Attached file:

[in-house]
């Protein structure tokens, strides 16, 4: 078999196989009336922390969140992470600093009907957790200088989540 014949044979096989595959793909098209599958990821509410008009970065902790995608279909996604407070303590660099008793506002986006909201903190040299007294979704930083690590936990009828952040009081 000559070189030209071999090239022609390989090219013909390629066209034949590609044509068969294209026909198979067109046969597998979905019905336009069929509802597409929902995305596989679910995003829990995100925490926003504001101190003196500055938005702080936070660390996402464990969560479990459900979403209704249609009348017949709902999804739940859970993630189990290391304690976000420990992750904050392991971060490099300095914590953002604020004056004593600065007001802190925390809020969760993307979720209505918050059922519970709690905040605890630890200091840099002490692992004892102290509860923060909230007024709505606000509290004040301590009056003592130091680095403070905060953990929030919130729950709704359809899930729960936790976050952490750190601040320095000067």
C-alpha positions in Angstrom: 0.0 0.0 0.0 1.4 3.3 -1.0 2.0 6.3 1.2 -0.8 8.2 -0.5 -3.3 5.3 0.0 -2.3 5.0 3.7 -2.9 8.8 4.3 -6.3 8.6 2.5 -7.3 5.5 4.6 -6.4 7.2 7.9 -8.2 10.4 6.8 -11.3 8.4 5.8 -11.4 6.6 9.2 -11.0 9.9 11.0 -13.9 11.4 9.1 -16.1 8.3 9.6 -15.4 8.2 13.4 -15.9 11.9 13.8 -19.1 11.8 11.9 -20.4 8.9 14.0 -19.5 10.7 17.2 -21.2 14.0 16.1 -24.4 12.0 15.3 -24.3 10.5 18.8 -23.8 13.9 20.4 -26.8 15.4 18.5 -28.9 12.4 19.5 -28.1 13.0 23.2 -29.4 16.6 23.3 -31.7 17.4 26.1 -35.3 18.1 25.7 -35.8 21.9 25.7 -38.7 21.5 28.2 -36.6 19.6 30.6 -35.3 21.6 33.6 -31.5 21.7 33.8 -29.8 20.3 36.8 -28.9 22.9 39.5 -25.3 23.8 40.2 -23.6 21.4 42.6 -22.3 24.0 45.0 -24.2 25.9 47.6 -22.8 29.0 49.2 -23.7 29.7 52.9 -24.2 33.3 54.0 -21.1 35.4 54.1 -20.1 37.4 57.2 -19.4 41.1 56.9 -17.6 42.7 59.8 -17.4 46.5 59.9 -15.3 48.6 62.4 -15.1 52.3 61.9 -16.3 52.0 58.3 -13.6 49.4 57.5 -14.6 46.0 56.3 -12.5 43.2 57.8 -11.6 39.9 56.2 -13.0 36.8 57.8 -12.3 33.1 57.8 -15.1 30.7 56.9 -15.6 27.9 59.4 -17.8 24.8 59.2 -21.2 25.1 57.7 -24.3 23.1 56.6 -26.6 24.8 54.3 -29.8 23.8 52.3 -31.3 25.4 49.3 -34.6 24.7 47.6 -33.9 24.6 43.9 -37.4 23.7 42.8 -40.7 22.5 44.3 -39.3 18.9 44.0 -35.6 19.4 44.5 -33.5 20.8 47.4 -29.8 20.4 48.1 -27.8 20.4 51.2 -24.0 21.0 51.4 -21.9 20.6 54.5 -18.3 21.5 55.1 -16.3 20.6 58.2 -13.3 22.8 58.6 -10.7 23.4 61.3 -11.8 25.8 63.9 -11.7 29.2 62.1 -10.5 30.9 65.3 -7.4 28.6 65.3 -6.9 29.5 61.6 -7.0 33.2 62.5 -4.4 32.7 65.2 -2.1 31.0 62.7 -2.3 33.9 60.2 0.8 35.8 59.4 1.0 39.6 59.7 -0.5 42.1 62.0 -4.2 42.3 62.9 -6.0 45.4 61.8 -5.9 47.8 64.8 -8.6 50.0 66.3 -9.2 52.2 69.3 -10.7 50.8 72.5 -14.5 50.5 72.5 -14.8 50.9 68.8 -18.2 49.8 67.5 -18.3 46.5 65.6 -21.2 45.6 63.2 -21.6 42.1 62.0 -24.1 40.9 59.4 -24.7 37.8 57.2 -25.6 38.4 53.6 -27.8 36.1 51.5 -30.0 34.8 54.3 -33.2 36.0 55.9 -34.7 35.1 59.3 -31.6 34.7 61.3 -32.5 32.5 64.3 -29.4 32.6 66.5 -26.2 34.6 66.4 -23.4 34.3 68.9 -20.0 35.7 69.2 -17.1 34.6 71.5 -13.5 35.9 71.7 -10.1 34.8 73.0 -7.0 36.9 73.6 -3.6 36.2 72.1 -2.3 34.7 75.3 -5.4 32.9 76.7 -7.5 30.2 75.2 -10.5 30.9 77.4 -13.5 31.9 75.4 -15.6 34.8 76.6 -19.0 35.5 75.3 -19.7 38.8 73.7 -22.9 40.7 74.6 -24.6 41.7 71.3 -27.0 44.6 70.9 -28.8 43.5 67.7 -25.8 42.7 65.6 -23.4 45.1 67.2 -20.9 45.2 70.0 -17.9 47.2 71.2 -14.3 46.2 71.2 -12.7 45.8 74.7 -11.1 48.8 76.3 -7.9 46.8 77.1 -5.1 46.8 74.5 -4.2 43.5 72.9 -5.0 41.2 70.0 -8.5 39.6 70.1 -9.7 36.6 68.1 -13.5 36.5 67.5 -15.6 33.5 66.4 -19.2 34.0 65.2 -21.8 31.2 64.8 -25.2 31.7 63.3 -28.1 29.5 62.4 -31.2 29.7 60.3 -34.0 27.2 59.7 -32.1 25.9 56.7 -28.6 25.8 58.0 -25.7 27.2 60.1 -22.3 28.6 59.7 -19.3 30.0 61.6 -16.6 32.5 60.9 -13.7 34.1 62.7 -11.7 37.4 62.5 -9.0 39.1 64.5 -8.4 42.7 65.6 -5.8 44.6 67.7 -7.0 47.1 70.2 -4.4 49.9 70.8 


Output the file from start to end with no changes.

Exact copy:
[in-house]
């Protein structure tokens, strides 16, 4: 078999196989009336922390969140992470600093009907957790200088989540 014949044979096989595959793909098209599958990821509410008009970065902790995608279909996604407070303590660099008793506002986006909201903190040299007294979704930083690590936990009828952040009081 000559070189030209071999090239022609390989090219013909390629066209034949590609044509068969294209026909198979067109046969597998979905019905336009069929509802597409929902995305596989679910995003829990995100925490926003504001101190003196500055938005702080936070660390996402464990969560479990459900979403209704249609009348017949709902999804739940859970993630189990290391304690976000420990992750904050392991971060490099300095914590953002604020004056004593600065007001802190925390809020969760993307979720209505918050059922519970709690905040605890630890200091840099002490692992004892102290509860923060909230007024709505606000509290004040301590009056003592130091680095403070905060953990929030919130729950709704359809899930729960936790976050952490750190601040320095000067």
C-alpha positions in Angstrom: 0.0 0.0 0.0 1.4 3.3 -1.0 2.0 6.3 1.2 -0.8 8.2 -0.5 -3.3 5.3 0.0 -2.3 5.0 3.7 -2.9 8.8 4.3 -6.3 8.6 2.5 -7.3 5.5 4.6 -6.4 7.2 7.9 -8.2 10.4 6.8 -11.3 8.4 5.8 -11.4 6.6 9.2 -11.0 9.9 11.0 -13.9 11.4 9.1 -16.1 8.3 9.6 -15.4 8.2 13.4 -15.9 11.9 13.8 -19.1 11.8 11.9 -20.4 8.9 14.0 -19.5 10.7 17.2 -21.2 14.0 16.1 -24.4 12.0 15.3 -24.3 10.5 18.8 -23.8 13.9 20.4 -26.8 15.4 18.5 -28.9 12.4 19.5 -28.1 13.0 23.2 -29.4 16.6 23.3 -31.7 17.4 26.1 -35.3 18.1 25.7 -35.8 21.9 25.7 -38.7 21.5 28.2 -36.6 19.6 30.6 -35.3 21.6 33.6 -31.5 21.7 33.8 -29.8 20.3 36.8 -28.9 22.9 39.5 -25.3 23.8 40.2 -23.6 21.4 42.6 -22.3 24.0 45.0 -24.2 25.9 47.6 -22.8 29.0 49.2 -23.7 29.7 52.9 -24.2 33.3 54.0 -21.1 35.4 54.1 -20.1 37.4 57.2 -19.4 41.1 56.9 -17.6 42.7 59.8 -17.4 46.5 59.9 -15.3 48.6 62.4 -15.1 52.3 61.9 -16.3 52.0 58.3 -13.6 49.4 57.5 -14.6 46.0 56.3 -12.5 43.2 57.8 -11.6 39.9 56.2 -13.0 36.8 57.8 -12.3 33.1 57.8 -15.1 30.7 56.9 -15.6 27.9 59.4 -17.8 24.8 59.2 -21.2 25.1 57.7 -24.3 23.1 56.6 -26.6 24.8 54.3 -29.8 23.8 52.3 -31.3 25.4 49.3 -34.6 24.7 47.6 -33.9 24.6 43.9 -37.4 23.7 42.8 -40.7 22.5 44.3 -39.3 18.9 44.0 -35.6 19.4 44.5 -33.5 20.8 47.4 -29.8 20.4 48.1 -27.8 20.4 51.2 -24.0 21.0 51.4 -21.9 20.6 54.5 -18.3 21.5 55.1 -16.3 20.6 58.2 -13.3 22.8 58.6 -10.7 23.4 61.3 -11.8 25.8 63.9 -11.7 29.2 62.1 -10.5 30.9 65.3 -7.4 28.6 65.3 -6.9 29.5 61.6 -7.0 33.2 62.5 -4.4 32.7 65.2 -2.1 31.0 62.7 -2.3 33.9 60.2 0.8 35.8 59.4 1.0 39.6 59.7 -0.5 42.1 62.0 -4.2 42.3 62.9 -6.0 45.4 61.8 -5.9 47.8 64.8 -8.6 50.0 66.3 -9.2 52.2 69.3 -10.7 50.8 72.5 -14.5 50.5 72.5 -14.8 50.9 68.8 -18.2 49.8 67.5 -18.3 46.5 65.6 -21.2 45.6 63.2 -21.6 42.1 62.0 -24.1 40.9 59.4 -24.7 37.8 57.2 -25.6 38.4 53.6 -27.8 36.1 51.5 -30.0 34.8 54.3 -33.2 36.0 55.9 -34.7 35.1 59.3 -31.6 34.7 61.3 -32.5 32.5 64.3 -29.4 32.6 66.5 -26.2 34.6 66.4 -23.4 34.3 68.9 -20.0 35.7 69.2 -17.1 34.6 71.5 -13.5 35.9 71.7 -10.1 34.8 73.0 -7.0 36.9 73.6 -3.6 36.2 72.1 -2.3 34.7 75.3 -5.4 32.9 76.7 -7.5 30.2 75.2 -10.5 30.9 77.4 -13.5 31.9 75.4 -15.6 34.8 76.6 -19.0 35.5 75.3 -19.7 38.8 73.7 -22.9 40.7 74.6 -24.6 41.7 71.3 -27.0 44.6 70.9 -28.8 43.5 67.7 -25.8 42.7 65.6 -23.4 45.1 67.2 -20.9 45.2 70.0 -17.9 47.2 71.2 -14.3 46.2 71.2 -12.7 45.8 74.7 -11.1 48.8 76.3 -7.9 46.8 77.1 -5.1 46.8 74.5 -4.2 43.5 72.9 -5.0 41.2 70.0 -8.5 39.6 70.1 -9.7 36.6 68.1 -13.5 36.5 67.5 -15.6 33.5 66.4 -19.2 34.0 65.2 -21.8 31.2 64.8 -25.2 31.7 63.3 -28.1 29.5 62.4 -31.2 29.7 60.3 -34.0 27.2 59.7 -32.1 25.9 56.7 -28.6 25.8 58.0 -25.7 27.2 60.1 -22.3 28.6 59.7 -19.3 30.0 61.6 -16.6 32.5 60.9 -13.7 34.1 62.7 -11.7 37.4 62.5 -9.0 39.1 64.5 -8.4 42.7 65.6 -5.8 44.6 67.7 -7.0 47.1 70.2 -4.4 49.9 70.8 